Chevron's Demise Curbs Agency Power, Boosts Congress
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As advertised, the Supreme Court’s overdue burial of the forty-year-old Chevron doctrine on June 28 in Loper Bright Enterprises v. Raimondo should help check the ever-present bureaucratic imperative to expand federal agency power. But less frequently observed, it should also incentivize Congress to legislate more often with more specific policy directions. In other words, it should provoke Congress to do a better job of doing its job.

If both outcomes in fact occur – agency power is curbed and Congress is roused to adopt fewer amorphous laws – this should lead to sounder social and economic policies. And, as importantly, the result will be more consistent with the separation of powers that is at the core of the Founders’ constitutional design.

The Chevron doctrine, as articulated by the Supreme Court, is easy to state: In reviewing an agency’s action involving the interpretation of a statute, “if the intent of Congress is clear, that is the end of the matter, for the court, as well as the agency, must give effect to the unambiguously expressed intent of Congress.” But if the statute is ambiguous, the court must defer to an agency’s reasonable interpretation of the provision.

While it may have been easy enough for Justice John Paul Stevens to announce the doctrine in 1984, almost from the beginning Chevron created confusion and conflict in its implementation. Triggered by a determination of statutory “ambiguity,” only five years after Chevron’s adoption, Justice Antonin Scalia asked: “How clear is clear?’ Not surprisingly, judges often differ regarding the existence (or not) of ambiguity.

The Supreme Court’s decision in National Cable & Telecommunications Assn. v. Brand X Internet Services in 2005, demonstrated the strength of the deference mandate. There, the Court ruled that Chevron even required a reviewing court to defer to an agency’s statutory interpretation when a pre-existing judicial precedent held that an ambiguous statute means something different. In other words, an agency’s own subsequent interpretation of its regulatory authority would prevail over what a court previously held was a better interpretation.    

Writing for the Court’s 6-3 majority in Loper, Chief Justice John Roberts held that Chevron deference is inconsistent with the Administrative Procedure Act (APA), adopted by Congress in 1946 as a framework to govern most procedures involving administrative agencies, including judicial review of their actions. The APA declares that the reviewing court shall “decide all relevant questions of law” and “interpret ... statutory provisions.” Just four years after its enactment, in United States v. Morton Salt (1950) the Supreme Court asserted that the APA was adopted “as a check upon administrators whose zeal might otherwise have carried them to excesses not contemplated in legislation creating their offices.”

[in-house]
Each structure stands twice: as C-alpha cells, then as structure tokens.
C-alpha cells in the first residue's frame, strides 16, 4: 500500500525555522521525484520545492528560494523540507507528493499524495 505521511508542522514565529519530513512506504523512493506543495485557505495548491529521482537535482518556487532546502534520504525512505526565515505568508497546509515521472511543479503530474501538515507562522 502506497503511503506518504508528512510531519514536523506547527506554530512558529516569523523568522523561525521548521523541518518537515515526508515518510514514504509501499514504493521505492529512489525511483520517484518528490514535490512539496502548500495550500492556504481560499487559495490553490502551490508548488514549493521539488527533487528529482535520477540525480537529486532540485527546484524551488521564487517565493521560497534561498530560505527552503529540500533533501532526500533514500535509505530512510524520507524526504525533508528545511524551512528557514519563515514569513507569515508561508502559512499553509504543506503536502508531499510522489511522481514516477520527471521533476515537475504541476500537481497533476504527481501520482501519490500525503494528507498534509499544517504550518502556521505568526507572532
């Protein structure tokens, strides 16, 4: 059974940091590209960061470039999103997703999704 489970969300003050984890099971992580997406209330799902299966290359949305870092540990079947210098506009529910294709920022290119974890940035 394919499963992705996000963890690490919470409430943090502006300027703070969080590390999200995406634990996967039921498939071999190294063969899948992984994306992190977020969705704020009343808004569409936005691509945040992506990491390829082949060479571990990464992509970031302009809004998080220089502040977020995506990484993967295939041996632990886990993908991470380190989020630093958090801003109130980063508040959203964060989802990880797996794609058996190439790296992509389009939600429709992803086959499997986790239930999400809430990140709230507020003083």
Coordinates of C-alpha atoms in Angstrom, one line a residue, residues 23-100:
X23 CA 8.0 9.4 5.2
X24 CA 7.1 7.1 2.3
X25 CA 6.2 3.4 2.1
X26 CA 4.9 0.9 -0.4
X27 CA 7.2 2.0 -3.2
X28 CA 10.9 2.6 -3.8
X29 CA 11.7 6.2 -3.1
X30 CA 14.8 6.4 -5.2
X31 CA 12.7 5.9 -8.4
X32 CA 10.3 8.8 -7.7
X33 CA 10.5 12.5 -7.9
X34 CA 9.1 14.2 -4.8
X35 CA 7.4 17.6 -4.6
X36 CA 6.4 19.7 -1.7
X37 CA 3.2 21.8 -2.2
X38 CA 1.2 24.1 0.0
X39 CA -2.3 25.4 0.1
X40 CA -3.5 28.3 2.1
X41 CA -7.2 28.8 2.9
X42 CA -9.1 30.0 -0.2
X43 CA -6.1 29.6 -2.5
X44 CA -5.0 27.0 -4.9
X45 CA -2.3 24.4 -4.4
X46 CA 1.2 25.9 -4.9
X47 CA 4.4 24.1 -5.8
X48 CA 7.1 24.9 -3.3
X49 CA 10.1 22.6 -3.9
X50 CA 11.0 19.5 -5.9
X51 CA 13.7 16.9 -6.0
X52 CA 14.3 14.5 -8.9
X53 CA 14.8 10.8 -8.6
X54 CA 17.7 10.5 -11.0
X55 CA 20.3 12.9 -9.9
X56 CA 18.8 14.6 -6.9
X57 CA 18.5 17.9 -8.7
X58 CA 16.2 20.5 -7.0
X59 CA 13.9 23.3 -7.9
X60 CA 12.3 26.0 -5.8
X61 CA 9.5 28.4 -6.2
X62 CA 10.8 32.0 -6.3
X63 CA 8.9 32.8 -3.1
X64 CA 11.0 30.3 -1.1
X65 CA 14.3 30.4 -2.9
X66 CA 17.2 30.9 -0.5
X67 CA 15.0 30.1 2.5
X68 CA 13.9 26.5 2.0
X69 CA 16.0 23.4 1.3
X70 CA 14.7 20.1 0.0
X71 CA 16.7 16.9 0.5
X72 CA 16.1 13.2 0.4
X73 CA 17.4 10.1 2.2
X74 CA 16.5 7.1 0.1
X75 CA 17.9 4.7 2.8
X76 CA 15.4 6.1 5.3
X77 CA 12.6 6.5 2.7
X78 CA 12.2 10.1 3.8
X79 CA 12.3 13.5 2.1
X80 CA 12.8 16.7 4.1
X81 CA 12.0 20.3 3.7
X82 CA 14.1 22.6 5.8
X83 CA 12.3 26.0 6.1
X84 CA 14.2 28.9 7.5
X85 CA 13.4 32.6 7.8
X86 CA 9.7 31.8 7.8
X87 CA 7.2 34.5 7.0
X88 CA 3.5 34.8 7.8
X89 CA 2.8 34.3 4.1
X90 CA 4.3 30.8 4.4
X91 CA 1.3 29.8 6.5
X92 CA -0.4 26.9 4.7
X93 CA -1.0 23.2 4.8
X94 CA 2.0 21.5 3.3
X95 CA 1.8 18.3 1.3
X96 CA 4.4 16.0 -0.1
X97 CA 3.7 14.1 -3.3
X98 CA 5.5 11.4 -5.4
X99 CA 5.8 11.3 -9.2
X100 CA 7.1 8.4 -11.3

In addition to contravening the APA’s statutory command, Chief Justice Roberts emphasized that the Chevron deference doctrine is fundamentally at odds with the separation of powers at the core of our Constitution. In Federalist No. 78, Alexander Hamilton stated that “the interpretation of the laws is the proper and peculiar province of the courts.” And not long after the Constitution’s ratification, Chief Justice John Marshall, in Marbury v. Madison (1803) – arguably the most important Supreme Court decision ever – famously declared, “it is emphatically the province and duty of the judicial department to say what the law is.”

In his Loper concurring opinion, Justice Neil Gorsuch explained Chevron’s conflict with the Constitution’s separation of powers scheme this way: “It precludes courts from exercising the judicial power vested in them by Article III to say what the law is. It forces judges to abandon the best reading of the law in favor of views of those presently holding the reins of the Executive Branch.”

Breaches of separation of powers are not of mere theoretical interest. The Founders established the three separate branches of government – the legislative, executive, and judicial – each with defined powers, as structural safeguards that would help protect our liberties from power grabs and give the people the means to hold politically accountable those who govern us. By granting unelected executive agency officials the discretion to resolve statutory ambiguities, Chevron enabled agencies to overreach by promulgating regulations that Congress may not have intended to allow.

But Congress should not be absolved of all blame. After all, Chevron’s facilitation of the rapid growth of the administrative state was enabled, in substantial part, by Congress’s proclivity to adopt laws lacking sufficient specificity. While overturning Chevron returns the power to definitively interpret laws to the courts, where it properly belongs, it also should be a clarion call for Congress to write laws that make its intentions clearer. Of course, if it wishes, Congress can always delegate broad decisional authority to agencies, for example, with respect to technical or otherwise complex issues that rely on highly specialized expertise, as long as it clearly states its intent to do so.

In sum, Chevron’s demise should curb the expansion of the administrative state that has relied on statutory ambiguities to execute power grabs that affect so many individuals and businesses in so many ways every day. And it ought to incentivize Congress to do its part by providing more specific policy direction when it delegates regulatory authority to administrative agencies. 

Randolph May is President of the Free State Foundation, a free market-oriented think tank in Rockville, MD.

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